These days weed wafts in the air everywhere as enthusiasts openly smoke the still-illegal herb while the furtive puffers of still-legal cigarettes hide in shame. The drastic shift seems like it came quickly but it didn’t, it was a slow, uphill fight. A good place to begin this history is with Alice O’Leary, “The First Lady of Medical Marijuana Movement,” who’s been on the front lines of the movement for 45 years. Alice, now 71, lives in Florida, the state where, many years earlier, she met her husband, Robert Randall. Even at the beginning of their relationship, Robert was suffering from the glaucoma that had plagued him his entire life. His doctors flatly told him he would be a blind man by the age of 30.
A sometime–pot smoker in college, Robert hadn’t smoked a joint in years until one evening in 1973 when he shared one with friends. It was an epiphany of profound proportions, “a singular moment,” and it wasn’t what he saw, “Actually it was what I didn’t see that stopped me. The haloes around the nearby streetlight were gone.” For glaucoma patients every light comes with a dreaded, tricolored halo but now after smoking, Robert’s haloes were gone.
His ophthalmologist confirmed Robert’s discovery, his intraocular eye pressure (IOP) was now, with marijuana, in the “safe range.” But the seemingly miraculous news was tempered with harsh reality – Robert needed, on a regular basis, a Class A drug. It proved too expensive to buy on the streets so Alice and Robert grew pot –a total of four plants–on the sun porch of their Washington DC house. In 1975, coming home after a long weekend, they found the house ransacked, a search warrant lying on the kitchen table. Busted! They hired a lawyer but when Robert said, “I smoke marijuana for medical reasons…to save my eyesight” the lawyer they could barely afford laughed in his face.
Just as Alice had shared Robert’s battle against glaucoma, she joined him to fight the United States government and change the laws on medical marijuana. They went to NORML (National Organization for the Reform of Marijuana Laws) where they learned that for four years the organization had been trying, unsuccessfully, to reclassify marijuana for medical use. Before Robert’s case went to trial began the court ordered him to undergo a battery of tests at UCLA. There he made an unsettling discovery, UCLA – and the Federal Government—were already aware of pot’s ability to reduce inner eye pressure.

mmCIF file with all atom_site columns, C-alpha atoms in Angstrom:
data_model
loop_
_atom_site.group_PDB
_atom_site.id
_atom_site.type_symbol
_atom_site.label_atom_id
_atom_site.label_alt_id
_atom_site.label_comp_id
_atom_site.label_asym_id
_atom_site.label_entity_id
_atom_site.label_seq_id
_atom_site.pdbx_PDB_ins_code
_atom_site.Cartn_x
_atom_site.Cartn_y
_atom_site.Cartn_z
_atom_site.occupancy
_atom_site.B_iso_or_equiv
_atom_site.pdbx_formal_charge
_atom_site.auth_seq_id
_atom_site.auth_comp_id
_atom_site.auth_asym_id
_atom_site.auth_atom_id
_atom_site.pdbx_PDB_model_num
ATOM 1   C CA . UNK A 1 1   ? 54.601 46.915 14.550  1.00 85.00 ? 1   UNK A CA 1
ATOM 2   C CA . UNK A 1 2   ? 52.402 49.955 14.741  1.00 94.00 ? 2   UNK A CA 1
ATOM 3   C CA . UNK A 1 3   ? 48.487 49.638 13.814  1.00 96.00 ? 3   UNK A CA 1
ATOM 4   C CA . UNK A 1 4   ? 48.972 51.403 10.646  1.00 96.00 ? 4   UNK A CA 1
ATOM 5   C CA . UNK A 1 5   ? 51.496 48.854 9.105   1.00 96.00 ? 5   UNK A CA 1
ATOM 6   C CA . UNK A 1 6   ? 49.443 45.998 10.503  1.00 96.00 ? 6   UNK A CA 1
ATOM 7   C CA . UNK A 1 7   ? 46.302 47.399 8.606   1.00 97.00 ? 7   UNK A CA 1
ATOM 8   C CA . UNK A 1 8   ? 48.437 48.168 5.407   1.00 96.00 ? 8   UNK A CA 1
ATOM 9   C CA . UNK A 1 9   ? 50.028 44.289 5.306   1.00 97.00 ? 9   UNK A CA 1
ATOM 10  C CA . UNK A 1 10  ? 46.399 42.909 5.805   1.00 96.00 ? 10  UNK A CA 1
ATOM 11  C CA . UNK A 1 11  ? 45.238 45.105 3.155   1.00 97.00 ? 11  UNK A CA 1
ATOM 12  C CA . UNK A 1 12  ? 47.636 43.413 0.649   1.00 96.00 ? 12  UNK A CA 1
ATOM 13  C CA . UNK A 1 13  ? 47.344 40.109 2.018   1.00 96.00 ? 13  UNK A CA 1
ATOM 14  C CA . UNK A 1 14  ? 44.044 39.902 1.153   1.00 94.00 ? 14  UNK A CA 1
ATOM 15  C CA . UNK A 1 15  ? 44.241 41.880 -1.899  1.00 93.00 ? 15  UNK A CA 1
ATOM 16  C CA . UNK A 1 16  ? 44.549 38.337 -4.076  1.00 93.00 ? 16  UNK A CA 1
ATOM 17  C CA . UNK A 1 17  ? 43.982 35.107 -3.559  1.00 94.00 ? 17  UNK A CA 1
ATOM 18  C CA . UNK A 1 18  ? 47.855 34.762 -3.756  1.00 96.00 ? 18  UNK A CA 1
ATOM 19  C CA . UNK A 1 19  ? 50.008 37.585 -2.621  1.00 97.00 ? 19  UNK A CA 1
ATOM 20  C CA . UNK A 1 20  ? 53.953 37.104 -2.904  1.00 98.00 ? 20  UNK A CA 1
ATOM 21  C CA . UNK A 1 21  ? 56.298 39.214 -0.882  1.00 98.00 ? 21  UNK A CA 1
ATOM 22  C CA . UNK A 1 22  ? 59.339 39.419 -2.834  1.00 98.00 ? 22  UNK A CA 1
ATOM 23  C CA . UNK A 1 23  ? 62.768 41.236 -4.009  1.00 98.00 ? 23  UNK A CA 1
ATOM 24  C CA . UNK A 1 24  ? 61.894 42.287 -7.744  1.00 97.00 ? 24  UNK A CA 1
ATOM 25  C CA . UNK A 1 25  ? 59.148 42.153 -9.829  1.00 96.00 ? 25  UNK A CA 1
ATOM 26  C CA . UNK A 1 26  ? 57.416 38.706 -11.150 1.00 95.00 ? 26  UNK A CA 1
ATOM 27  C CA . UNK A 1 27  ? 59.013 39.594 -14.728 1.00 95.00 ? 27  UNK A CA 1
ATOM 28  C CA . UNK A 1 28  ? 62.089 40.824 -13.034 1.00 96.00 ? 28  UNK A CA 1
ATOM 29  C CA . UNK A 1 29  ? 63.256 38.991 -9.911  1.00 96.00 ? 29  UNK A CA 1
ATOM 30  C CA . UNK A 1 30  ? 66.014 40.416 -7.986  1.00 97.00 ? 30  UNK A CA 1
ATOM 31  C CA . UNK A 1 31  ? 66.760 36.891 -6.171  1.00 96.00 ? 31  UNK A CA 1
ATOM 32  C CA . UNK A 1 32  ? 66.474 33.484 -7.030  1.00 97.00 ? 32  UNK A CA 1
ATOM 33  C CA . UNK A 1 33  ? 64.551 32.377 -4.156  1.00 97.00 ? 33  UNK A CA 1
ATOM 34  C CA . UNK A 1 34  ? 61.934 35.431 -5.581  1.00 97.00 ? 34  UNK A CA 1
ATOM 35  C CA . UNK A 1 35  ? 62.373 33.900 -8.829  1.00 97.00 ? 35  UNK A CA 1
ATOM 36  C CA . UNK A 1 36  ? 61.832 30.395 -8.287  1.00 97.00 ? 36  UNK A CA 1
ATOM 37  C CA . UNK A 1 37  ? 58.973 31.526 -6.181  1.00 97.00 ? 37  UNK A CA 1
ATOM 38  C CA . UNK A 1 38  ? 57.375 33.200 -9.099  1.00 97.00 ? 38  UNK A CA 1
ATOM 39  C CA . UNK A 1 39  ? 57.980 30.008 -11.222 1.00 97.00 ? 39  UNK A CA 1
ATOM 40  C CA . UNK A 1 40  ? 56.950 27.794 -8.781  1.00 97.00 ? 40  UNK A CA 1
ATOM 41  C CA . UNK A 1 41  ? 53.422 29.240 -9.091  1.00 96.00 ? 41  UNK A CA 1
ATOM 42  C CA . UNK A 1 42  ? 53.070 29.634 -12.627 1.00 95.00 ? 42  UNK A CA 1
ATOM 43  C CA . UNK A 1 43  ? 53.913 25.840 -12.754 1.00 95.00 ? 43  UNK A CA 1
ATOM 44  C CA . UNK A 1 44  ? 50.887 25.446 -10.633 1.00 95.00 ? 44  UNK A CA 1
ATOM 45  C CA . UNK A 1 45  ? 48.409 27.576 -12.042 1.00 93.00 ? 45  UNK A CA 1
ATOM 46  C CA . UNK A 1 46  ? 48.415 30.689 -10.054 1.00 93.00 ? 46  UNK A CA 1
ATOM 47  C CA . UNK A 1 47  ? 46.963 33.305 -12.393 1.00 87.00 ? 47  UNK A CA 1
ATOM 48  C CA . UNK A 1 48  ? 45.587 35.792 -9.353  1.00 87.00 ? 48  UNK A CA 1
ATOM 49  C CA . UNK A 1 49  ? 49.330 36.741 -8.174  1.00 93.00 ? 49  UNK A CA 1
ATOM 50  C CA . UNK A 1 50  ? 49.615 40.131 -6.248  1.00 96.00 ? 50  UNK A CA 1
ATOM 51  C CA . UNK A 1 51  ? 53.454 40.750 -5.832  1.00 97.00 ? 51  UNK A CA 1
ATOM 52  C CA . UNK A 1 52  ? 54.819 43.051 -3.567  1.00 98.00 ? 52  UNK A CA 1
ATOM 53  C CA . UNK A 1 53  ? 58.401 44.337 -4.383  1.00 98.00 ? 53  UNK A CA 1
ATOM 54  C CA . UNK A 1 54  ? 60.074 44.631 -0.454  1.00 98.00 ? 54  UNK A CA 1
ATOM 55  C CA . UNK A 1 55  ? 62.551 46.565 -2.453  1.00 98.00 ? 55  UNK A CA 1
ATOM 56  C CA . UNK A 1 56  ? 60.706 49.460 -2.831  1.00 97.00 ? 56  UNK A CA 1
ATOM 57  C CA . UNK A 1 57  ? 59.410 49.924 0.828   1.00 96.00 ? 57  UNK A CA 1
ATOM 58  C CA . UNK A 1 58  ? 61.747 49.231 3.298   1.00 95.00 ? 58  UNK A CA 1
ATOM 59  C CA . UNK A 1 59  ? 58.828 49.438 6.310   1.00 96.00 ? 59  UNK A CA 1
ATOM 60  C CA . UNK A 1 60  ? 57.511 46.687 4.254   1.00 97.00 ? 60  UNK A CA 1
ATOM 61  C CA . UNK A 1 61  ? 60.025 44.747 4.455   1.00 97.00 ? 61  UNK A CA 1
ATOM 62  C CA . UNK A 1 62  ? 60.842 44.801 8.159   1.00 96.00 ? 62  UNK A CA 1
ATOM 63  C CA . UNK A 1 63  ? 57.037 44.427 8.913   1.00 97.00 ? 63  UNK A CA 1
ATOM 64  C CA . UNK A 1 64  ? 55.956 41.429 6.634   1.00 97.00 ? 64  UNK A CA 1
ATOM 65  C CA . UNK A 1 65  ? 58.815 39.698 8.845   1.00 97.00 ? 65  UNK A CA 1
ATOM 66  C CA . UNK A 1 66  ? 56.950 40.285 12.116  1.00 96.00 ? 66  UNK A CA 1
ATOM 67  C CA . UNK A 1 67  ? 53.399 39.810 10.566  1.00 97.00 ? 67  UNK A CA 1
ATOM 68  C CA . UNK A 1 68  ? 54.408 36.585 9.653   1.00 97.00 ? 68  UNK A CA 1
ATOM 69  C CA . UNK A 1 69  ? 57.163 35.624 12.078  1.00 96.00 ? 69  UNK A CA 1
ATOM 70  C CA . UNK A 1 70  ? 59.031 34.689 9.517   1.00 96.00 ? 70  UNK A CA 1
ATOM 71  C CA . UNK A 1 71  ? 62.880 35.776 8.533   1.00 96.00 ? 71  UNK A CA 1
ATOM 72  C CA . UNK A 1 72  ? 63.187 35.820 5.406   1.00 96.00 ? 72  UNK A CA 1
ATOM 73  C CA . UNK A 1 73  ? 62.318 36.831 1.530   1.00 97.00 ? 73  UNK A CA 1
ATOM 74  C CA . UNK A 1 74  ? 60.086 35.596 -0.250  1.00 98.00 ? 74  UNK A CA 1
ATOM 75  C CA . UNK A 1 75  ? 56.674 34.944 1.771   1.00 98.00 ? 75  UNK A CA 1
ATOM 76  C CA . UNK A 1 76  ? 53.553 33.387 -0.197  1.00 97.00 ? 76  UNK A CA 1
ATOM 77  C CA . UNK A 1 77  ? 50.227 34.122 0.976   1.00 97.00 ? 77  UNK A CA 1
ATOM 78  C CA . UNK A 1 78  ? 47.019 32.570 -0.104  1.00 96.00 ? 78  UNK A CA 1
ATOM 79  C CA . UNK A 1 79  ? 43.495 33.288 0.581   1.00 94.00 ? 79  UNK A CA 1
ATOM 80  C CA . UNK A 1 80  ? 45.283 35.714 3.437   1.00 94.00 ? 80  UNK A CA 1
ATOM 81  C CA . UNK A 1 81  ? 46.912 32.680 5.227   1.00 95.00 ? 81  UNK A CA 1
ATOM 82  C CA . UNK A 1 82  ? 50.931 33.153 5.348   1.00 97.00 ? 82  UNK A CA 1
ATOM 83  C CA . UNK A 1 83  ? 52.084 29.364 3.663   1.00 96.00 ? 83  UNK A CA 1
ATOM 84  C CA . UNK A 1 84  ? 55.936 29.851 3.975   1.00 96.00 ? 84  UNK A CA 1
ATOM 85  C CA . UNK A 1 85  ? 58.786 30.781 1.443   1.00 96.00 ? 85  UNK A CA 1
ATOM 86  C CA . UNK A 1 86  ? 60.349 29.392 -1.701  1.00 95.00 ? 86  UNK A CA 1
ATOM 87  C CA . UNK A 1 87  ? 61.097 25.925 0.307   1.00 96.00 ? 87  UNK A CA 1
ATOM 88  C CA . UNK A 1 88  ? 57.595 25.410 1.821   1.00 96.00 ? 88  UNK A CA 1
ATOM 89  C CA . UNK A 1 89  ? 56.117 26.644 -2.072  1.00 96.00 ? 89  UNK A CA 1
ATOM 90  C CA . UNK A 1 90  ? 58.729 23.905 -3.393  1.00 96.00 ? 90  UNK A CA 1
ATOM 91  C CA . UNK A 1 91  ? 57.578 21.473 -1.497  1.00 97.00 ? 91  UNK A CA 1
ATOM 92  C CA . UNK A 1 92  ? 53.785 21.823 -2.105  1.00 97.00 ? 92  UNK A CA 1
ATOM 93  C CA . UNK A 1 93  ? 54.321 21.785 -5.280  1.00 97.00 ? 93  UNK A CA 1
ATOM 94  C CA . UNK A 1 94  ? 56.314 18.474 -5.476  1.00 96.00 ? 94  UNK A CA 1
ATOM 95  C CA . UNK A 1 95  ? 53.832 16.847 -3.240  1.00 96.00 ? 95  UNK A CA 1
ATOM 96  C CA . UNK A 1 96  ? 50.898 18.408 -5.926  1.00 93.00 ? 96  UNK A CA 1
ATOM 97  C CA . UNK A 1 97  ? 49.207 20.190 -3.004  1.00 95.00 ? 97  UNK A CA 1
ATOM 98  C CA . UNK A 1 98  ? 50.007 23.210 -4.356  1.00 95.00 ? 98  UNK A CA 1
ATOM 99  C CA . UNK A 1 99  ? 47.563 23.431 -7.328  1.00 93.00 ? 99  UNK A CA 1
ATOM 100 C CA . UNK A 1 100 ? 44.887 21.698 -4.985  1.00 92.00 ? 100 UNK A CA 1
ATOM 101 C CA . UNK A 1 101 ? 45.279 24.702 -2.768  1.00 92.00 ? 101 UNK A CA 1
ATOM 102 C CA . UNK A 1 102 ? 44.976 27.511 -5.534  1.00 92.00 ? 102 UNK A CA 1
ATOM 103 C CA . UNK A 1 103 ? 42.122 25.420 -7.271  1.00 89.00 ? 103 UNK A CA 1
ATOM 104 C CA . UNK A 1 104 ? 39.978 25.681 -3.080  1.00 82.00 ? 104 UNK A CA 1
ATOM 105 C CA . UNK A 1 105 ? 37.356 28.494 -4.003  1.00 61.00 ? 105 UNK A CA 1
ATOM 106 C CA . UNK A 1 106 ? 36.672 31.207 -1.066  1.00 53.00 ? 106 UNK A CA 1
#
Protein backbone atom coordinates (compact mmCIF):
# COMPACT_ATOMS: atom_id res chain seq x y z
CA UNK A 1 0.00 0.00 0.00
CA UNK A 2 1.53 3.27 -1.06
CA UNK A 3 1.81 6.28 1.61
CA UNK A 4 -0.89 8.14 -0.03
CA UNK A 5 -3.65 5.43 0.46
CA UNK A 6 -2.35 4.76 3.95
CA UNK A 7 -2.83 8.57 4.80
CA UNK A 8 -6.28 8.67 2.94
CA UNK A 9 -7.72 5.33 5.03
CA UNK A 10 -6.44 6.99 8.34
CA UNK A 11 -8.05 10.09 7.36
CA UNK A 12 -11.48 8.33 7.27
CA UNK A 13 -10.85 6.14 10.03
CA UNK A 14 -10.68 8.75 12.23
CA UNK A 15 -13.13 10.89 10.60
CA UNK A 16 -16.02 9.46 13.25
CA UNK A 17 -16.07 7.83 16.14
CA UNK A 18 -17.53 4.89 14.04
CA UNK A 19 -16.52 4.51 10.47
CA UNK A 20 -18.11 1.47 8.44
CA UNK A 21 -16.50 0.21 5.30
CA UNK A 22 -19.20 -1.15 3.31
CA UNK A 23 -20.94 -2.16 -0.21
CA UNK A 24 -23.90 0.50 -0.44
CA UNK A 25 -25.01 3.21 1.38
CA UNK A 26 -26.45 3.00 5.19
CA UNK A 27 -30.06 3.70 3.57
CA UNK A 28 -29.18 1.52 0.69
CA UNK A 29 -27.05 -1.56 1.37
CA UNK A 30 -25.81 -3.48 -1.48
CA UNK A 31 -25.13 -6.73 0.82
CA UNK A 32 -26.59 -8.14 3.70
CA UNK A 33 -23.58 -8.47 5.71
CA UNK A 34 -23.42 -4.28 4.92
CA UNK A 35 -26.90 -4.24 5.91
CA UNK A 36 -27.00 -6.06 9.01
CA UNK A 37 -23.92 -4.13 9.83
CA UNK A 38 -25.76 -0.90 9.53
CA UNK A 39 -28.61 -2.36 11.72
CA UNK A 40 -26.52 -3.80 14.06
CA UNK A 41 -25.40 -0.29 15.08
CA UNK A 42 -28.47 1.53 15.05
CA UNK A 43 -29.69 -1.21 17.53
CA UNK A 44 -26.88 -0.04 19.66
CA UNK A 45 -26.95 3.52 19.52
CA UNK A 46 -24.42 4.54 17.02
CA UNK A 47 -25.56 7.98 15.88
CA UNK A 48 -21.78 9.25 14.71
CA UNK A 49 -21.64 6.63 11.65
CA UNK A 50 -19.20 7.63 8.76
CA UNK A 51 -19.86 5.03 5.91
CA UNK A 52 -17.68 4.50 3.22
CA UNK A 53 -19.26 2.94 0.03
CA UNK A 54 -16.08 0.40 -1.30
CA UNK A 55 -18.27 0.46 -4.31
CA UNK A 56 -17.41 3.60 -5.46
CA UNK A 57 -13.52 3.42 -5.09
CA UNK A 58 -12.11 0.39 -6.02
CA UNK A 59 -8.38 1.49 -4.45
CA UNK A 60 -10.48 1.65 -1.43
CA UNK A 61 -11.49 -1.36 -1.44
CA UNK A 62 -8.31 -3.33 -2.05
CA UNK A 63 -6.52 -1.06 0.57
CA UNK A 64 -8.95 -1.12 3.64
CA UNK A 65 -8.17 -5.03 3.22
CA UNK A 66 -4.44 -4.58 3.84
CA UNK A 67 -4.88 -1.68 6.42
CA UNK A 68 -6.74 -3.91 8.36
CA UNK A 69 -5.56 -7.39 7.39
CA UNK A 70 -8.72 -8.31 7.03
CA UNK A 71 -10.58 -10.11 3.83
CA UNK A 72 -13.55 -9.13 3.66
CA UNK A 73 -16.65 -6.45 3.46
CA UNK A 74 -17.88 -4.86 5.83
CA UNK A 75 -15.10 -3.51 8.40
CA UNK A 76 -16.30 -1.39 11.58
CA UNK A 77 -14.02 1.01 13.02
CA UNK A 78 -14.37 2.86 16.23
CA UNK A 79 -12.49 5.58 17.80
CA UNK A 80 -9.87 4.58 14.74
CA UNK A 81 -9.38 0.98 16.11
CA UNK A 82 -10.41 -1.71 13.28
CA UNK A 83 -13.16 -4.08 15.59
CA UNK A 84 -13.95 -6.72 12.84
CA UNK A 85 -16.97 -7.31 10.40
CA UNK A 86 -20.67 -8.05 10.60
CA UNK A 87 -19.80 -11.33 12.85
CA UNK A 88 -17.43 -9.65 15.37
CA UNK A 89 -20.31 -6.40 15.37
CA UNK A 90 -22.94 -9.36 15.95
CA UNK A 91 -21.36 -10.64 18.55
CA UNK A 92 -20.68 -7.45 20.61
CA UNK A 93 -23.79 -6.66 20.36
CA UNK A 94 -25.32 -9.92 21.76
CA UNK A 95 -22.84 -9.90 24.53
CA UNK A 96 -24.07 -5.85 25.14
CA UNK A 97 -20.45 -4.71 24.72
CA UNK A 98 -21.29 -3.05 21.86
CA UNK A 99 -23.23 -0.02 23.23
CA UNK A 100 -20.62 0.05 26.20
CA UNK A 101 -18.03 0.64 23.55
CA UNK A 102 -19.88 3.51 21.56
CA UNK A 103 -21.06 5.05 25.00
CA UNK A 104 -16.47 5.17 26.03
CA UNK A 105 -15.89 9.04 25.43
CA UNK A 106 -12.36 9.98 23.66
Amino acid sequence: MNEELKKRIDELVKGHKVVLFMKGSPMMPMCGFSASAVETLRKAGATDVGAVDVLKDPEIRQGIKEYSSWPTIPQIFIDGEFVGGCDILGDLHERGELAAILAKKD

Their case went to Washington DC Superior Court. In November 1976, the judge ruled Robert “has established a defense of necessity. . . The evil he sought to avert, blindness, is greater than that he performed.” The charges were dismissed and Robert received his prescription medicine, joints in a pill bottle with instructions, “Smoke as directed.” He was now the first and only individual in the country allowed to legally use marijuana for medical purposes. Robert and Alice parlayed the publicity from the case to further their cause, Robert even smoking a joint on T.V. on “The Tom Snyder Show.” The eponymous host, never without a cigarette, looked on as Robert lit up and smoked a joint. It was major news, one headline shouting, “Bob Smokes Pot! And It’s Legal!”
Now a fulltime activist, Alice hit the road, a spokesperson for the group she co-founded, Alliance for Cannabis Therapeutics, ACT. ACT’s base grew exponentially to include patients suffering from MS, ALS, arthritis, chemo side effects and finally and most famously, AIDS. In 1987, the couple again sued the Federal Government and again, were successful. The judge’s decision stated marijuana was “one of the safest therapeutically active substances known to man.” Less successful was the DEA’s reaction – they unilaterally ignored the ruling of the court. Alice, refusing to be discouraged, kept up the fight, “We knew we were right.”
Robert died in 2001. He was 53, smoked legal medical marijuana to the end, always maintaining that he never got high. He also never lost his eyesight.